Heather Munroe-Blum (CASBS fellow, 2013–14) is professor, faculty of medicine, and principal (president) emerita, McGill University. She is former vice-president of research and international relations, University of Toronto. She is chair of the Canada Pension Plan Investment Board (CPPIB); director of the Royal Bank of Canada (RBC); and chair of the RBC's corporate governance and public policy committee. She is vice-chair of the Gairdner Foundation Board. Munroe-Blum serves as a member of the Canada Foundation for Innovation, the board of the Center for Advanced Study in the Behavioral Sciences (CASBS) at Stanford University, the president's advisory council of the New York Academy of Science, and the Trilateral Commission.
Munroe-Blum is a distinguished academic administrator, and a scholar of high repute in the fields of psychiatric epidemiology and public policy. She is a graduate of McMaster University, Wilfrid Laurier University, and the University of North Carolina at Chapel Hill, where she received a PhD in epidemiology (with distinction). Munroe-Blum is an Officer of the Order of Canada, Officer of the Order of Québec and, a fellow of the Royal Society of Canada. She is the recipient of numerous honorary doctorates and awards from Canadian and international universities and other organizations.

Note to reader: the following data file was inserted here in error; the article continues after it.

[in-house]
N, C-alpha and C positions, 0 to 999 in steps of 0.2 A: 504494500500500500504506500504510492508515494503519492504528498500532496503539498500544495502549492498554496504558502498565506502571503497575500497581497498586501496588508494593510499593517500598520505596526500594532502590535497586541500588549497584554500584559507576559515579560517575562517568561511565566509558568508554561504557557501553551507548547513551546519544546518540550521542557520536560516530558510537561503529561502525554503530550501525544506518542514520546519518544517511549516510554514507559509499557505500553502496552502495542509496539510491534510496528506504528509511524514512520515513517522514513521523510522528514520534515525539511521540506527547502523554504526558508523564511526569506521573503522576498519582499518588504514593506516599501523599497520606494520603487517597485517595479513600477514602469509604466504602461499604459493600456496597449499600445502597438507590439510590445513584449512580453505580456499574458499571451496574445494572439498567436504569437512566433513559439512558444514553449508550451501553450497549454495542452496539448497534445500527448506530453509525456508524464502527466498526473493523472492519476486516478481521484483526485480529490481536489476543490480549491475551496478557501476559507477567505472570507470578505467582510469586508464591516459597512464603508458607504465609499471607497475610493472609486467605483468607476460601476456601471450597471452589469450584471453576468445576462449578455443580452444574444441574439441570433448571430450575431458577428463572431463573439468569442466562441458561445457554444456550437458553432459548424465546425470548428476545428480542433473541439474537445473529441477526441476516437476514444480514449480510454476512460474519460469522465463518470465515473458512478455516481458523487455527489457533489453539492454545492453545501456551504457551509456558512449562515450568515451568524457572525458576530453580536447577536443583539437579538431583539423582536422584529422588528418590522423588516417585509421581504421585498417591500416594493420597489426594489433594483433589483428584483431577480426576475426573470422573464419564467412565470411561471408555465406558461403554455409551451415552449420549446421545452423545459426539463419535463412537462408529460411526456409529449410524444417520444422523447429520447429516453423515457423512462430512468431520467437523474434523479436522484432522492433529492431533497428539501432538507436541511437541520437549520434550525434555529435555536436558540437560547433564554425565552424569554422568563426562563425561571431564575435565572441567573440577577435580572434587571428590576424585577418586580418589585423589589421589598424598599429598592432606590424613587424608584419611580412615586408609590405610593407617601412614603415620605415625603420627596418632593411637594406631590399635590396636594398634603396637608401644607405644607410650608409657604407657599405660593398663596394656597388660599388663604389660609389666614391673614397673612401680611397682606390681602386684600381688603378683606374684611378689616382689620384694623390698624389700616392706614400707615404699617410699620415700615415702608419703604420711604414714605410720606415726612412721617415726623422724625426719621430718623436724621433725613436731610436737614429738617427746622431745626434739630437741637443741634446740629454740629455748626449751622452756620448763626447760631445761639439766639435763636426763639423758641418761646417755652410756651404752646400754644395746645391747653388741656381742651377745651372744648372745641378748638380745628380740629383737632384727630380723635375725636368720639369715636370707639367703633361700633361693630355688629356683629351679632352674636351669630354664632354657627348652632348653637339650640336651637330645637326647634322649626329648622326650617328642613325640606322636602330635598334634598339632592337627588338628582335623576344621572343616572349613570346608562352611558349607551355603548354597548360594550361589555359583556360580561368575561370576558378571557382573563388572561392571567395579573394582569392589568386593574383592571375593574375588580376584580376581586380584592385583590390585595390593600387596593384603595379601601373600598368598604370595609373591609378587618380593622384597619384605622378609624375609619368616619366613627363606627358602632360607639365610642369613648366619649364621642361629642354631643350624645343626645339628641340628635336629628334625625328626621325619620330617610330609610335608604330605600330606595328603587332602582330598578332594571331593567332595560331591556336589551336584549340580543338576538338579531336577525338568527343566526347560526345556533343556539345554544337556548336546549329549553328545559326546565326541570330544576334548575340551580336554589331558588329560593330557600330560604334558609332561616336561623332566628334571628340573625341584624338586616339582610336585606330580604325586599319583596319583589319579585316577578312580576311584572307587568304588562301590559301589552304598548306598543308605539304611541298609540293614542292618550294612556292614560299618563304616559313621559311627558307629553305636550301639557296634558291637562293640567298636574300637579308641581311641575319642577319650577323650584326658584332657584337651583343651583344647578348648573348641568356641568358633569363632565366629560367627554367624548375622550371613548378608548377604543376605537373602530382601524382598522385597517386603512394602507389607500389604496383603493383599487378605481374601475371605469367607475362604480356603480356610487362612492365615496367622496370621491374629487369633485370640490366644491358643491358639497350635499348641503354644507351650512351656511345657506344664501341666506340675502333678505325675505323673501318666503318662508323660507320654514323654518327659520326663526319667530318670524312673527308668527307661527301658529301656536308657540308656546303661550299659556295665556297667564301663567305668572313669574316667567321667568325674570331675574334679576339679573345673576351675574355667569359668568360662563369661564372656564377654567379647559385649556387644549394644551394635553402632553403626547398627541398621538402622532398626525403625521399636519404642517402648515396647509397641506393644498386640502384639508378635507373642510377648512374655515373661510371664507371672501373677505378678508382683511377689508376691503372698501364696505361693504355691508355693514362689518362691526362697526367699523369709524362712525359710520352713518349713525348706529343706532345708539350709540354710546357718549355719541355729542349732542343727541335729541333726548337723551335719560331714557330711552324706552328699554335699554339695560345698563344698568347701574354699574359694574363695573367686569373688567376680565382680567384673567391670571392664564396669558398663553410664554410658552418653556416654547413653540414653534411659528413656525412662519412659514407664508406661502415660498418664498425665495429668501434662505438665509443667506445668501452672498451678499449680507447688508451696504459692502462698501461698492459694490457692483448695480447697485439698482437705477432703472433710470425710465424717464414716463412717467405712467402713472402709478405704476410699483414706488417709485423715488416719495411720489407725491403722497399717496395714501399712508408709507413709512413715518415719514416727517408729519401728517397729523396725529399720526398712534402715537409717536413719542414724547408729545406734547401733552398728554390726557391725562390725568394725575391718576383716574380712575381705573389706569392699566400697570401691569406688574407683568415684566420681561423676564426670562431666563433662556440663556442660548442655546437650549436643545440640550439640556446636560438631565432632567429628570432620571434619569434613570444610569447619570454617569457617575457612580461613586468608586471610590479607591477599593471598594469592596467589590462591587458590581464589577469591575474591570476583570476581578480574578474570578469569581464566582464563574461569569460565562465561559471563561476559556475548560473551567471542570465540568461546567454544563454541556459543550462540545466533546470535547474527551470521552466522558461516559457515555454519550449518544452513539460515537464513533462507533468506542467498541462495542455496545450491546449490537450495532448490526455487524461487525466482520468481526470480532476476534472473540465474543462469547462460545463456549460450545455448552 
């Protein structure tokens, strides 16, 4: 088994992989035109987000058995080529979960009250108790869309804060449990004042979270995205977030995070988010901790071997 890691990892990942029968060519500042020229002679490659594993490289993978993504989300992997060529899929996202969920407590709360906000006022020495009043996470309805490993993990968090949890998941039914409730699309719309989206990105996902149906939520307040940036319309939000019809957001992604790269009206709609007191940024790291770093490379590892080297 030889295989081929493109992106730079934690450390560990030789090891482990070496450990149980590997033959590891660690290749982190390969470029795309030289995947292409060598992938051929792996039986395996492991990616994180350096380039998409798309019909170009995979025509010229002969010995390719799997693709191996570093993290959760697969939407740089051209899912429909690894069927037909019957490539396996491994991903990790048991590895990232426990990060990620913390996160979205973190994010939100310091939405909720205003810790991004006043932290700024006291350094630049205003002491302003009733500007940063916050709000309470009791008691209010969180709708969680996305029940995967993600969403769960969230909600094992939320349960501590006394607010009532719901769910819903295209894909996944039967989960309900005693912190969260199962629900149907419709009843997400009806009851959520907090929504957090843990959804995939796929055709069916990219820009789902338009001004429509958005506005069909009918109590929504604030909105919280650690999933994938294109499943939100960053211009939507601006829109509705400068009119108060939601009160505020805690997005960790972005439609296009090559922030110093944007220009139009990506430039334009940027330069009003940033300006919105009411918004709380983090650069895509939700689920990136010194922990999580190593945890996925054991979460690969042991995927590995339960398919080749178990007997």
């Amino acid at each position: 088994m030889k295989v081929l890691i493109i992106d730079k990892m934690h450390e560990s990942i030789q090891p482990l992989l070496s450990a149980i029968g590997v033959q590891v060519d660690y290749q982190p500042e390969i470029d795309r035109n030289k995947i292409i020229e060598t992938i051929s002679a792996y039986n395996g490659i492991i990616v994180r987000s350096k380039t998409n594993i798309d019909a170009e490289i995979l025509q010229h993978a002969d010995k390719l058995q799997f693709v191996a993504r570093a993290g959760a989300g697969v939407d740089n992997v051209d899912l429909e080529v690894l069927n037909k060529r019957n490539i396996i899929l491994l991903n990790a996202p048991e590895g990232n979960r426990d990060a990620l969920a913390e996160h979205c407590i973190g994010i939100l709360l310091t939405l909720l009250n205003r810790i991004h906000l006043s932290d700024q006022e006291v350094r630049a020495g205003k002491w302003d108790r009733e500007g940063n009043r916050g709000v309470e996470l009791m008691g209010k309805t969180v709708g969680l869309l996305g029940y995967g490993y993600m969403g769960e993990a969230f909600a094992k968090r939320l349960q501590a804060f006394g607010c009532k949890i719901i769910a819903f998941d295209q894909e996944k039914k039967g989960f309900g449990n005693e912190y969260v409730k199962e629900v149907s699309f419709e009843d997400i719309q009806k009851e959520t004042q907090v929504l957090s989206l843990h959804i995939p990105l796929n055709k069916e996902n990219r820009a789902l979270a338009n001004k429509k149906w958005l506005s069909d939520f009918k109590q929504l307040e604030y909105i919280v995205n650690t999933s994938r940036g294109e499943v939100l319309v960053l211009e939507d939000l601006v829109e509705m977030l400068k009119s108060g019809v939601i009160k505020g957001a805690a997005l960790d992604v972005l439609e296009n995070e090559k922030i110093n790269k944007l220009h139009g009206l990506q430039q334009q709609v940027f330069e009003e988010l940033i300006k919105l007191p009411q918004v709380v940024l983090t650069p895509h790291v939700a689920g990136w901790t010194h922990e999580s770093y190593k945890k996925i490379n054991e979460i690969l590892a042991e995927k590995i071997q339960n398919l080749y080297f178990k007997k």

Bill Neukom is the founder and chief executive officer of the World Justice Project, an organization devoted to promoting the rule of law throughout the world. He is a retired partner in the Seattle office of the international law firm K&L Gates and is an adjunct lecturer at Stanford Law School, where he teaches a seminar on the rule of law.
Josiah Ober (CASBS fellow, 2004–05) is the Mitsotakis Professor of Political Science and Classics at Stanford University. He works on historical institutionalism and political theory, focusing on the political thought and practice of the ancient Greek world and its contemporary relevance. He is the author of a number of books mostly published by Princeton University Press, including Mass and Elite in Democratic Athens (1989), Political Dissent in Democratic Athens (2008), Democracy and Knowledge (2008), and The Rise and Fall of Classical Greece (2015). He has also published about 75 articles and chapters, including recent articles in American Political Science Review, Philosophical Studies, Hesperia, Polis, and Transactions of the American Philological Association.
Bill Pade is a partner of Oak Hill Capital Management. At Oak Hill, a private equity firm with offices in New York and Menlo Park, CA, Pade focuses primarily on investments in the technology sector. Prior to joining Oak Hill, Pade was a director of McKinsey & Company, where he was most recently the managing partner of McKinsey’s Silicon Valley office. He is a member of the board of directors of several privately held companies and a board member of several not-for-profit organizations, including the National Parks Conservation Association. Pade received a BA from Harvard College and an MBA from Harvard Business School.